Problems with Letting Someone Else Make a Nation's Migration Decisions

By David North on March 30, 2012

One of the favorite, sneaky ploys of the more-migration people is to arrange — they usually say "just in this one special case" — for someone else to make a nation's immigration decisions.

In the news lately, though not quite labeled this way, are knotty immigration questions in Canada and the UK; questions that arose, or may arise, because of this someone-else-decides mechanism.

A perfectly terrible example of this kind of policy took place in the Commonwealth of the Northern Marianas, the U.S. territory just north of Guam, when local politicians were given authority over immigration by a thoughtless Congress. The islands were soon overwhelmed with migrants and sweatshops thrived until Congress stepped in a few years ago to put those islands under the national immigration law.

We still have such policies, often in miniature. It is the Governor of Guam who, unlike all other governors, decides who can use the H-2B nonimmigrant worker program on his turf; some U.S. Indian tribes have taken over the State Department's power to issue passport-like documents, but only for members of the tribes in question.

The current overseas stories relate to Quebec and Francophone Chinese at the moment and the worrisome future prospect of a loose Scots immigration policy should that land ever free itself from the United Kingdom.

French Canadian Quebec always has been treated with kid gloves by Ottawa for fear that, if crossed, the province would secure independence; London has somewhat the same set of fears about Scotland. (Coincidentally, 600-700 years ago, France and Scotland were often allies against the English.)

As a result of those current Canadian worries, Quebec controls its own immigration; there are no ceilings for the province, though there are elsewhere in Canada. Further, Quebec's policy is to demand a knowledge of French. But once an immigrant has been admitted to Quebec the Canadian constitution allows freedom of movement, so the newcomers can settle wherever they like. If they are from China, they head to Toronto or Vancouver. So some of the migration to those cities is controlled not by those cities, not by those provinces, not by the national government, but by the provincial government in Quebec.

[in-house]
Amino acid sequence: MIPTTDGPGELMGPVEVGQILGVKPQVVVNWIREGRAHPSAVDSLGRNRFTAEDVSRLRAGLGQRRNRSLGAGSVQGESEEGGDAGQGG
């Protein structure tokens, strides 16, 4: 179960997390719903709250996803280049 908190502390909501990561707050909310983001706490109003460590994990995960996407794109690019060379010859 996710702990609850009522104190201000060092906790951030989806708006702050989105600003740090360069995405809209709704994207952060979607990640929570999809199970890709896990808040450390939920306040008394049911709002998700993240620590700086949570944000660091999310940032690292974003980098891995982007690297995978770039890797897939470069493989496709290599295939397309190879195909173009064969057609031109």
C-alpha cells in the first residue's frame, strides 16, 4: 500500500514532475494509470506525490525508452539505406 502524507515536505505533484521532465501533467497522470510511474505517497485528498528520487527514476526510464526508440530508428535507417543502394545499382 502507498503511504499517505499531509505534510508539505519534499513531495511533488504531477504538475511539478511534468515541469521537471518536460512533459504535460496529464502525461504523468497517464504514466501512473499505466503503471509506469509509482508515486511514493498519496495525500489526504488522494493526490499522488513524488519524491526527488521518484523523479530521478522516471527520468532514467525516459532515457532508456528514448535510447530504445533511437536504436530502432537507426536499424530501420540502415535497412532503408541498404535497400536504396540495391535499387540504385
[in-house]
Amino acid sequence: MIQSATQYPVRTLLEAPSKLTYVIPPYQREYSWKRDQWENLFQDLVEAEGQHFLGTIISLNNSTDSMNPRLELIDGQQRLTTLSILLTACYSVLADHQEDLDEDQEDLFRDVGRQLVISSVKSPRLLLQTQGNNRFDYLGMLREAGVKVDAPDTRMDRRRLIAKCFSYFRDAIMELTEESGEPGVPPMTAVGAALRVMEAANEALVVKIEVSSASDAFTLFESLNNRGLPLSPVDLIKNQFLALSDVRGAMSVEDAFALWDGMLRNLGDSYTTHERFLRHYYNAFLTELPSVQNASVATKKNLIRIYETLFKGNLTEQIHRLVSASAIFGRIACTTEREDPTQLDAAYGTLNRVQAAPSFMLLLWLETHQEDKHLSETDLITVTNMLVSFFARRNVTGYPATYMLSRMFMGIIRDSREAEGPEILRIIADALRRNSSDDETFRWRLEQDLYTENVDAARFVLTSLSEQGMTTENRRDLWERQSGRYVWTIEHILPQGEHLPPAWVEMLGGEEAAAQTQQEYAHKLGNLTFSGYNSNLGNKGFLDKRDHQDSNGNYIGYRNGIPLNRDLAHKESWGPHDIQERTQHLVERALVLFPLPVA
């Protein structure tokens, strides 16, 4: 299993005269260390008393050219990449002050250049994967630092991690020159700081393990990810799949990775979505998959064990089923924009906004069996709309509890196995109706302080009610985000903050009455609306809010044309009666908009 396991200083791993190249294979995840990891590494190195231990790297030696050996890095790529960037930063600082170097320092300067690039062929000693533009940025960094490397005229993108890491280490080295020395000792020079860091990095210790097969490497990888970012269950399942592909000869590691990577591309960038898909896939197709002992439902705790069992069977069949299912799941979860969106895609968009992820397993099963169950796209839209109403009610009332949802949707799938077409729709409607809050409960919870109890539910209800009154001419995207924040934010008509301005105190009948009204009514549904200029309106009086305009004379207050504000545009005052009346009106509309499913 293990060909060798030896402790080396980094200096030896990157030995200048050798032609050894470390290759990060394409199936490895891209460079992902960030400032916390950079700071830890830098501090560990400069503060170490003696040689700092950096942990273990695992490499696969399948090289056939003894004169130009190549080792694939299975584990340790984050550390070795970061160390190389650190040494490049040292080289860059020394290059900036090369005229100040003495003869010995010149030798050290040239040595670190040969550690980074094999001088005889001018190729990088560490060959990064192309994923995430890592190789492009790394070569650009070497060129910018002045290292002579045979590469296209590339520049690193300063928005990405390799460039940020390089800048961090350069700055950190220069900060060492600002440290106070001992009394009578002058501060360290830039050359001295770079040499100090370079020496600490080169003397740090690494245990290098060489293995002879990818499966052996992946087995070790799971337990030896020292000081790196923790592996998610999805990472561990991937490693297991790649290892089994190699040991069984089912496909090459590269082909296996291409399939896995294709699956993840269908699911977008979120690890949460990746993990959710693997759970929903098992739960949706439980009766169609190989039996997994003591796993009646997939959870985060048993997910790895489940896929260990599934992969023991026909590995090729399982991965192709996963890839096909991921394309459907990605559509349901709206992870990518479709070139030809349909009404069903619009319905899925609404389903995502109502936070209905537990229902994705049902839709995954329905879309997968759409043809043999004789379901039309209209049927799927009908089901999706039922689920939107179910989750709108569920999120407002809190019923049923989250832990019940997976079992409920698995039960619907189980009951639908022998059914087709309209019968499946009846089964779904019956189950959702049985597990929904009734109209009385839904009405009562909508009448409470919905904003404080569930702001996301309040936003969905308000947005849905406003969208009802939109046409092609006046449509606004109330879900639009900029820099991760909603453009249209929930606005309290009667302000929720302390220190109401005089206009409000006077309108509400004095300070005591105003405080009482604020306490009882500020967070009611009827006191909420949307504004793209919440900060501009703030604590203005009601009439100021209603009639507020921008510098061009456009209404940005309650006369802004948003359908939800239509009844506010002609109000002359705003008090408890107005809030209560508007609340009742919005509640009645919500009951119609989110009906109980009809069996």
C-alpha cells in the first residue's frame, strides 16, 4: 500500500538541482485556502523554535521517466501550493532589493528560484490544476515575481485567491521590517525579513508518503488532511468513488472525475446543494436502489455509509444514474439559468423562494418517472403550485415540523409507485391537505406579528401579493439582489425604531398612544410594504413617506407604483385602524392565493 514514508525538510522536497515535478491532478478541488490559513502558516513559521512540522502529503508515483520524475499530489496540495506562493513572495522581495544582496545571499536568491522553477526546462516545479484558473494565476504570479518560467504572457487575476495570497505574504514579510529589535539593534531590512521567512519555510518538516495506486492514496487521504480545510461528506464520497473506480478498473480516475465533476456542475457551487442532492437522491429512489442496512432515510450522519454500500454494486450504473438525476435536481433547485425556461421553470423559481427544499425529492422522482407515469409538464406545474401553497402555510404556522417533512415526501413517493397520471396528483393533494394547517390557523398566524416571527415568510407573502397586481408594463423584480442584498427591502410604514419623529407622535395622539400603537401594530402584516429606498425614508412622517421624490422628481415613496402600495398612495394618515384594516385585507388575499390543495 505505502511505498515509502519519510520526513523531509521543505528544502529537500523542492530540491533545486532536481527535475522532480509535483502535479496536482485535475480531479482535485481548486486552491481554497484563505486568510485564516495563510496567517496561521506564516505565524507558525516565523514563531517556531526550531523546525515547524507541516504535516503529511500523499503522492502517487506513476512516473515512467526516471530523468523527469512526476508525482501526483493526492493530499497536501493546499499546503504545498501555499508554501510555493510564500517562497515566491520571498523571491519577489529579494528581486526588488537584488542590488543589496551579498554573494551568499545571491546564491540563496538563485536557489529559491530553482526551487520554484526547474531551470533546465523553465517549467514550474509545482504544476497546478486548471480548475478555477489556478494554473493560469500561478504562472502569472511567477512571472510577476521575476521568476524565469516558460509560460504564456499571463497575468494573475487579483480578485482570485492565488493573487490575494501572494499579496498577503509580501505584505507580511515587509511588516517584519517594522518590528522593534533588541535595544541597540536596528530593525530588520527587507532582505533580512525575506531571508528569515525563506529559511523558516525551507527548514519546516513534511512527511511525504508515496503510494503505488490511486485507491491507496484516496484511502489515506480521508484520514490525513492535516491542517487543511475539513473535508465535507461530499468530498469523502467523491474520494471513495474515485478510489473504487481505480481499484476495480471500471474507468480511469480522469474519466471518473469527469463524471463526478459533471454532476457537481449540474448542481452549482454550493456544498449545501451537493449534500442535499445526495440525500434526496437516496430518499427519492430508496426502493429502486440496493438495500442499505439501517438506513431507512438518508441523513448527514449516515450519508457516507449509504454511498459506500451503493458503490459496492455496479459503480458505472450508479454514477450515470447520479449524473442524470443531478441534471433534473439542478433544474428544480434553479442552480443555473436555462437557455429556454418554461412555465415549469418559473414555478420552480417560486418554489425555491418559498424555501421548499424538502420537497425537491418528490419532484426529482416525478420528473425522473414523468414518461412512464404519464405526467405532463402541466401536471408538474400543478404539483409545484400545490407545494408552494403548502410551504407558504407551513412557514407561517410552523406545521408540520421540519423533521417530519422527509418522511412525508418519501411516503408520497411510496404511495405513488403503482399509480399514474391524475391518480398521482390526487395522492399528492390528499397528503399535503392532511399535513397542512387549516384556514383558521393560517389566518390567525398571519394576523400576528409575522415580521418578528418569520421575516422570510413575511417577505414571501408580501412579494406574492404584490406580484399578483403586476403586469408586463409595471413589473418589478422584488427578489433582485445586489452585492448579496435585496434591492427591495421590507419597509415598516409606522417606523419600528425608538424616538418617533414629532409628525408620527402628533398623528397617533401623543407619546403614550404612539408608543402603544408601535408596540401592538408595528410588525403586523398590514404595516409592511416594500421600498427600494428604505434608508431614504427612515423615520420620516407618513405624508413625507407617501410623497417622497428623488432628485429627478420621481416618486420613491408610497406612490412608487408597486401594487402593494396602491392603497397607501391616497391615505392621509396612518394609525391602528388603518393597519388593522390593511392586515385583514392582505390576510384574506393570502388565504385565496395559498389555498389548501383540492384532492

So, according to a recent AP article, lots of prosperous Chinese interested in coming to Canada, but unable to get visas from the national government, have started taking French lessons.

If the Francophone Chinese are participating in a "what is" situation, the British question is a "what if" matter. If Scotland frees itself from the rest of the UK, and sets up its own immigration policies, as is highly likely, the result would be something like the Francophones coming to Quebec, and moving onto other places, as there are not likely to be border controls set up between a newly separated England and Scotland. So London is worried about the content of a free Scotland's immigration policy as it certainly would have spill-over effects on England.

All this is covered more thoroughly in a recent news story in the Scotsman, the Edinburgh daily.

The general conclusion from all this is that it is better that immigration policy be made directly and that it be made at the national level.

For more on this, see my 2010 CIS Backgrounder "Beware of Indirect Immigration Policy Making".